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Pure Appl. Chem., Vol. 71, No. 10, pp. 1919-1981, 1999

Glossary of terms used in theoretical organic chemistry

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Wade's rules - The electron-counting rules for prediction of stable structures of polyhedral inorganic, organometallic, and organic compounds. So-called "skeletal" electrons, i.e. valence electrons of atoms positioned in the vertices of a molecular polyhedron that form bonding electron pairs of the framework bonds, are taken into account, their number being determined as follows

Main-group elements k = v + x - 2

Transition metals k = v + x - 12

where v is the full number of valence electrons of an atom or group in a vertex and x is the number of one-electron ligands. For deltahedral closo (closed) structures (characterized by triangle faces) with m vertices there exist (m+1) bonding molecular orbitals which may be filled with not more than 2m+2 skeletal electrons (m = 4, 5 ...). For nido (nest-like) structures derived from the closo-forms through truncation of one apex there are (m+2) bonding MOs which may be occupied with not more than 2m+4 skeletal electrons. For arachno (web-like) structures derived from nido-forms through truncation of one apex, there are (m+3) bonding MOs that may be occupied by 2m+6 electrons.The extension of Wade’s rules is the polyhedral skeletal electron pair approach that makes allowance for the total electron count in condensed polyhedra derived by the condensation of smaller tetrahedral, octahedral, and trigonal-prismatic fragments. The total electron count in a condensed polyhedron is equal to the sum of the electron counts for the parent polyhedra A and B minus the electron count characteristic of the atom, pair of atoms, or face of atoms common to both polyhedra. MINGOS (1984); WADE (1976).

Walsh diagram (also called Walsh-Mulliken diagram) - A molecular orbital diagram where the orbitals in one reference geometry are correlated in energy with the orbitals of the deformed structure.

Walsh's rules - The summaries of observations that the shapes of molecules in a given structural class are determined by the number of valence electrons. The most important rule states that a molecule adopts the structure that best stabilizes its highest occupied molecular orbital. If the HOMO is unperturbed by the structural change under consideration, the occupied MO lying closest to it governs the geometric preference.

Wavefunction - A mathematical expression whose form resembles the wave equations of physics, supposed to contain all the information associated with a particular atomic or molecular system,. When a wavefunction is operated on by certain quantum mechanical operators, a theoretical evaluation of physical and chemical observables for that system (the most important one being energy) can be carried out.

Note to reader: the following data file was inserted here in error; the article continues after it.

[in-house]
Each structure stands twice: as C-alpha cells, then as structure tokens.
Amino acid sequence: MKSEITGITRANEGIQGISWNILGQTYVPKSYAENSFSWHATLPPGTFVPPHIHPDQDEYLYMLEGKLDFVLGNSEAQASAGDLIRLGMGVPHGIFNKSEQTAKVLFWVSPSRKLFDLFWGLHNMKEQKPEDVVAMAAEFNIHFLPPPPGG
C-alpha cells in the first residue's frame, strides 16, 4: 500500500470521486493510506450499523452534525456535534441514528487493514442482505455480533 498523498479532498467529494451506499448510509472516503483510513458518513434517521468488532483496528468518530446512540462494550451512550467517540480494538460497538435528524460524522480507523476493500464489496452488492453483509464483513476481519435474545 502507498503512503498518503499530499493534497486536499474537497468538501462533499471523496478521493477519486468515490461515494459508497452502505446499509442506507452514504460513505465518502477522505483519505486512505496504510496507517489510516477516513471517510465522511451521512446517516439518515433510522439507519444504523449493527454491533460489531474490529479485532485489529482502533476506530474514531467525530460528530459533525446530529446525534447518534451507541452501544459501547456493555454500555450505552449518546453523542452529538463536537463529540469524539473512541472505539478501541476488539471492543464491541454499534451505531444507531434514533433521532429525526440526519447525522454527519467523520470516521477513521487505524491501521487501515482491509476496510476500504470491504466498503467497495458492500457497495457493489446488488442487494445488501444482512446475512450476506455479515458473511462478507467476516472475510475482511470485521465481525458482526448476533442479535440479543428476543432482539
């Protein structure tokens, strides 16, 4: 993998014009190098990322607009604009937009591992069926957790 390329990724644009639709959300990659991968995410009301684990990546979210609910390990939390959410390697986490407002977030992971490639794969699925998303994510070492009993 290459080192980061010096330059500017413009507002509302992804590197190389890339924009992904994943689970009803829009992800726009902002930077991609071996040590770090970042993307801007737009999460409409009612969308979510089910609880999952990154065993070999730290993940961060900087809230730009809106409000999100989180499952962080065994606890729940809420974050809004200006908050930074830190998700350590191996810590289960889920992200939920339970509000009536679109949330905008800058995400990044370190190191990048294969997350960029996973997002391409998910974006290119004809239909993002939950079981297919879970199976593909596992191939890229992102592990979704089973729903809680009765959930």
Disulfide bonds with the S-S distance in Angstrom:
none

Wave vector - The vector which appears in the expression of a crystal orbital as a result of the application of the periodic boundary conditions to the wavefunction of a solid. It determines the symmetry and nodal properties of the crystal orbital. Given the periodic nature of the Bloch orbitals, all the non-equivalent wavefunctions are generated by the components of the wave vector with values within the Brillouin zone.

Wigner rule (also known as spin-conservation rule) - During an elementary chemical step, electronic and nuclear magnetic moments conserve their orientation.

Woodward-Hoffmann rules - Electron-counting rules allowing predictions of thermally and photochemically driven symmetry allowed and symmetry forbidden concerted reactions.

Zero differential overlap (ZDO) approximation - An approach to the systematic neglect of the small-in-value electron repulsion integrals which is used in a number of approximate self- consistent field molecular orbital schemes. It means that all the products of atomic orbitals cmcn are set to zero and the overlap integral Smn = dmn (where dmn is the Kronecker delta). The ZDO approximation greatly simplifies the computation of wavefunctions by eliminating many of two-electron integrals. At the ZDO approximation all three- and four-centered integrals vanish.

Zero-order wavefunction - Commonly, the wavefunction used as a starting point to include electron correlation effects. Very often the zero-order wavefunction is a single determinant SCF wavefunction as in MP2, coupled cluster and CI methods, but it can be a multideterminant wavefunction as in the MRCI approach.

Zero-point energy (ZPE) - synonymous with zero-point vibrational energy.

Zero-point vibrational energy (ZPVE) - The energy of vibration of a molecule at absolute zero (0 K). It is given by

Evib(0) = (1/2)h ni

where ni is a normal-mode vibrational frequency. Even for a small molecule, the total ZPE can amount to several tens of kcal/mol. ZPE is a quantum mechanical effect which is a consequence of the uncertainty principle.

[A] [B] [C] [D] [E] [F] [G] [H] [I] [J-K] [L] [M]
[N] [O] [P] [Q-R] [S] [T] [U-V] [W-Z]

> Abstract
> General remarks
> Arrangement

> Fundamental physical constants used in the glossary
> References
> Appendix. Glossary of acronyms of terms used in theoretical organic chemistry

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